European flags
European flags are seen outside the European Commission headquarters in BrusselsREUTERS

The Tory party has been pitched into a new outbreak of internecine Euro wars with fresh rows erupting over immigration and national vetoes undermining Prime Minister David Cameron's hopes of keeping a lid on the issue.

First a powerful 95-strong group of group of Tory MPs wrote to Cameron urging him to press for national parliaments to have a veto over any future EU legislation they believe might harm their national interests.

They were immediately slapped down by Foreign Secretary, and leading Eurosceptic William Hague, who told them the demand was unrealistic and would, in effect, make the EU unworkable. Which, of course, is precisely what most of the rebels want but are reluctant to say in public.

Then, in a separate development, cabinet minister and Euro enthusiast Ken Clarke broke government ranks on the issue of migration, saying: "I just don't think it's true that the European Union is responsible for unacceptable waves of migration".

And he hit out at opponents, saying: "The idea that you can have some fundamental debate that somehow stops all these foreigners coming here is rather typical right wing, nationalist escapism, I think."

So, for the umpteenth time, the issue of Europe which did so much to undermine previous Tory leaders from Margaret Thatcher on, has again broken the surface.

It was always likely the issue would rise up the agenda as this May's European parliament elections drew closer. But the prime minister had always hoped his promise of an "in-out" referendum in 2017 would take the sting out of the debate within his party.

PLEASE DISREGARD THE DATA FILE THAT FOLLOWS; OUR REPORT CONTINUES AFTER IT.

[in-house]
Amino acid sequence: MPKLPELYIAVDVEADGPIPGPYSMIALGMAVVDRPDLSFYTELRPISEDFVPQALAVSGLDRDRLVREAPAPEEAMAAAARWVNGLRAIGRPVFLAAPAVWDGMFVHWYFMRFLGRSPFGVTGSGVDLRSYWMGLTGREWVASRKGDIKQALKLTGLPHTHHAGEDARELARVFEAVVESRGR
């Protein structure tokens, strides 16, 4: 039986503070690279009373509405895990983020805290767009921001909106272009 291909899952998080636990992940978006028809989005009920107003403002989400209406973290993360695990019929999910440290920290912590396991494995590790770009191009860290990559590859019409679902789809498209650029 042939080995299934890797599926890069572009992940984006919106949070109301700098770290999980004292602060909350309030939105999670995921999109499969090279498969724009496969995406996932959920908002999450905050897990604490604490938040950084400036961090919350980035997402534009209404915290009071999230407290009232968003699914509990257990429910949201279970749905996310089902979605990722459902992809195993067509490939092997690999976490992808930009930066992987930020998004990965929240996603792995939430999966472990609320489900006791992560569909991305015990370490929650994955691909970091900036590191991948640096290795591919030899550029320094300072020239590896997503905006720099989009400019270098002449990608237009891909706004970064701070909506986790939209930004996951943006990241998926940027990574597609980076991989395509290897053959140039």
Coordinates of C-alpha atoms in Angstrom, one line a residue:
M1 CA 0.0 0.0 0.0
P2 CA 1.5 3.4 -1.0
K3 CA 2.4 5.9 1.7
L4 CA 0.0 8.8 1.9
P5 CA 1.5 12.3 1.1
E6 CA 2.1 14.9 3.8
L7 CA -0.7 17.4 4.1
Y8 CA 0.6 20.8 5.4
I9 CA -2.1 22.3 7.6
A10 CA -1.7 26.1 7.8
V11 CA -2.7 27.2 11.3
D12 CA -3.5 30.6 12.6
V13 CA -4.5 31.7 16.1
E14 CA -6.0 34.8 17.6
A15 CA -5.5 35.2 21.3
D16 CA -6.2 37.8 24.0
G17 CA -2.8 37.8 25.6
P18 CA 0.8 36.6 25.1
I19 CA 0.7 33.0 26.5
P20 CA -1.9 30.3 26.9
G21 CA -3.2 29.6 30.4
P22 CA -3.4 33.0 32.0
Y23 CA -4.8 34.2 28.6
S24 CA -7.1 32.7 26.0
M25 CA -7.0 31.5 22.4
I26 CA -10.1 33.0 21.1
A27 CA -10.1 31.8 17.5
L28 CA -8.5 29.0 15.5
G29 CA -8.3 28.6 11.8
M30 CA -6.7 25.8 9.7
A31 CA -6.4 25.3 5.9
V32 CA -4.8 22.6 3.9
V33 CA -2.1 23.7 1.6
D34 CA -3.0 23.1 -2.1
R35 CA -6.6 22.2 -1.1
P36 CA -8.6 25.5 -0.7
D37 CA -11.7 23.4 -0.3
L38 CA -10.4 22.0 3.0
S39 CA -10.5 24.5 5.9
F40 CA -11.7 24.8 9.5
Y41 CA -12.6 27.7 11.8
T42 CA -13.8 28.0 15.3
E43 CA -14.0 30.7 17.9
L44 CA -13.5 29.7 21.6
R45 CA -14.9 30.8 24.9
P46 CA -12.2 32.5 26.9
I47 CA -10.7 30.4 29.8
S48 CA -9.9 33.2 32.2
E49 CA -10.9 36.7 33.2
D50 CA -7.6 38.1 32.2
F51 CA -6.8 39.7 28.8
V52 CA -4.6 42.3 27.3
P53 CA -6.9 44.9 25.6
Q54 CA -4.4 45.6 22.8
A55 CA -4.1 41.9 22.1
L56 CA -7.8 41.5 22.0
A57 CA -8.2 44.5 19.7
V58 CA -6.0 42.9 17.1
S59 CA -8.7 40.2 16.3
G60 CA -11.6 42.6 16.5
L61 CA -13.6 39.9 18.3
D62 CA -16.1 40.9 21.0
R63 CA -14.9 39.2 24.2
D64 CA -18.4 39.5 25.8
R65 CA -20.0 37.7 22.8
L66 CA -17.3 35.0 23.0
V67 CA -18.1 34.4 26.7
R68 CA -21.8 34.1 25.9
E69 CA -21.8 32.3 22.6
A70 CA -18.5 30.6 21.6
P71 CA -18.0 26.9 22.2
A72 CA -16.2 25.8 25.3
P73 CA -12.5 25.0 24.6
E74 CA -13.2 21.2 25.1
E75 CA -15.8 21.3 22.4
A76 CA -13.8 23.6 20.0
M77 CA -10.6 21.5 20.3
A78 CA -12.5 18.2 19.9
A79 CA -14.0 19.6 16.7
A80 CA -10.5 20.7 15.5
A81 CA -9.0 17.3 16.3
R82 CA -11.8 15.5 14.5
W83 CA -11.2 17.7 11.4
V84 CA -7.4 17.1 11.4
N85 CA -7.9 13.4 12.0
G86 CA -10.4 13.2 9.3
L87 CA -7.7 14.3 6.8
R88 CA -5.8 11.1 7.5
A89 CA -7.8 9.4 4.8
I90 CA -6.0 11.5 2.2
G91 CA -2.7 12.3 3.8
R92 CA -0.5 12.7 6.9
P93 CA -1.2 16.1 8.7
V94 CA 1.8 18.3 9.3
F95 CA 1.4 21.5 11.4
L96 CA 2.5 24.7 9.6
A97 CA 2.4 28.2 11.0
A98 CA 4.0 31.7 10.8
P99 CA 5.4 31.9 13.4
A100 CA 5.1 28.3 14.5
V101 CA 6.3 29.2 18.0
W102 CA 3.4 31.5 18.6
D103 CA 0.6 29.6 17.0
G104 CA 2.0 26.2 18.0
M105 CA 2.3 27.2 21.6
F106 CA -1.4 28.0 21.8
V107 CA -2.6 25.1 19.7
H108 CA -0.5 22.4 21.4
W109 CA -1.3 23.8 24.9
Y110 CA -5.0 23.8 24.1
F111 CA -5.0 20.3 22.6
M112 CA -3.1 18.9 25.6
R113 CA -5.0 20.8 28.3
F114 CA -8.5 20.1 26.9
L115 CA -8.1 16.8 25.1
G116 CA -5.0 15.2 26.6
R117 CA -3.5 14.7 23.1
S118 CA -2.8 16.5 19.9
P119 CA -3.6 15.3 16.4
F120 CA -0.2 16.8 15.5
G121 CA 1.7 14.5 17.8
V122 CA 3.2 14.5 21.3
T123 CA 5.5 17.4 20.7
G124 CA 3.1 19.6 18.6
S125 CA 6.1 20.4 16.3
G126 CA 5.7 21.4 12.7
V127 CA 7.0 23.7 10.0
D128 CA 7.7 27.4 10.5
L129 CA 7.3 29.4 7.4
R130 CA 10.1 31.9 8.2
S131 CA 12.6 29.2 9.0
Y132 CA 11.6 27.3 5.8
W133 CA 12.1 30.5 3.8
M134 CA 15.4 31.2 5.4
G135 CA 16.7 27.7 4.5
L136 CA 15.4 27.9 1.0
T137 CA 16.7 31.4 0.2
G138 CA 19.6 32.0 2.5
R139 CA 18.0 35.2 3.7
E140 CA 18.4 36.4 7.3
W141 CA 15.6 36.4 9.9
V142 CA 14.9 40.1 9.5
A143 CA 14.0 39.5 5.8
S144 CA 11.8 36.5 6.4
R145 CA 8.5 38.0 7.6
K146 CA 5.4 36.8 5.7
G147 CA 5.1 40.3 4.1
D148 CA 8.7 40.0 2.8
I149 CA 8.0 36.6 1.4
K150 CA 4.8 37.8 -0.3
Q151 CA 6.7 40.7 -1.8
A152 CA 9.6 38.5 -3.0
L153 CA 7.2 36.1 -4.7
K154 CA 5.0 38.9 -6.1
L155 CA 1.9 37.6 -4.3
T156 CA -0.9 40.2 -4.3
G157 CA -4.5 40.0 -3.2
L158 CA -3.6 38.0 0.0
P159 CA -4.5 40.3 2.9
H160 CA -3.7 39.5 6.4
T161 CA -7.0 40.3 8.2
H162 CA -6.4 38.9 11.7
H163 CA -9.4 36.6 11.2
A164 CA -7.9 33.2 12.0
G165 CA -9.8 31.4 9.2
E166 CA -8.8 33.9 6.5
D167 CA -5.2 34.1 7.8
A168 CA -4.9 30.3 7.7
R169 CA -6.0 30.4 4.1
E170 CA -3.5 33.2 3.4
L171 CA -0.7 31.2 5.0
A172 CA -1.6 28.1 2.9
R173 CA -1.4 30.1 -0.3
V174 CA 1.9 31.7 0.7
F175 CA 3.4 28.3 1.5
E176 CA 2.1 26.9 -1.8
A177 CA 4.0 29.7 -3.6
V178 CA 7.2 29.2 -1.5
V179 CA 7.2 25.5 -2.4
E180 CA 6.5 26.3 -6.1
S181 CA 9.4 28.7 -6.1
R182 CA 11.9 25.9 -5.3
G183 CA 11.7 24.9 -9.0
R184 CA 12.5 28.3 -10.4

But, with the legislation implementing that pledge facing long delays and possible defeat in parliament, the prospect of new migrants entering Britain causing real headaches for the government and the apparently unstoppable rise of Ukip, the uneasy truce has broken down.

What all recent Tory leaders have learned is that the a large number of the party's Eurosceptics will never be satisfied with any concessions but will always press for more. Their ultimate, if not always-stated aim, is to see the UK withdraw from the EU.

There are even those in the party who believe some of the rebels would rather lose an election if it meant them keeping their ideological, anti-EU purity.

The letter to Cameron calling for him to seek a national veto on any new rules coming from Brussels is already being seen as part of that wider campaign for ultimate withdrawal.

Even Hague, who has always been viewed as one of the most Eurosceptic of ministers, rejected the suggestion saying: "If national parliaments all around the EU were regularly and unilaterally able to choose which bits of EU law they would apply and which bits they wouldn't, the European single market wouldn't work".

His reassurance that the government would continue to fight for a reformed Europe, with national parliaments having a stronger role, is unlikely to cut much ice with the rebels.

Even those Tories who fundamentally disagree with the sceptics have been spooked by the rise of Ukip and its leader Nigel Farage who they believe may well win the EU elections in May and even threaten the hopes of a Tory victory in next year's general election.

And, at the moment, many of the government's big challenges – immigration, welfare tourism, unemployment, - can be linked by the sceptics, in some way or another, to the EU.

What many on the Tory benches want is for the prime minister to finally take his rebels on and demand they come clean on their agenda of withdrawal rather than hiding behind talk of reforms.

But that would represent a huge escalation of the row which might ultimately do more harm than good to Cameron's hopes of re-election. So, he is caught.

The best he can probably do is keep up with the reformist rhetoric in the hope that will do enough to damp down the more outlandish demands from his rebels. At the moment, there is little sigh that is doing the trick either.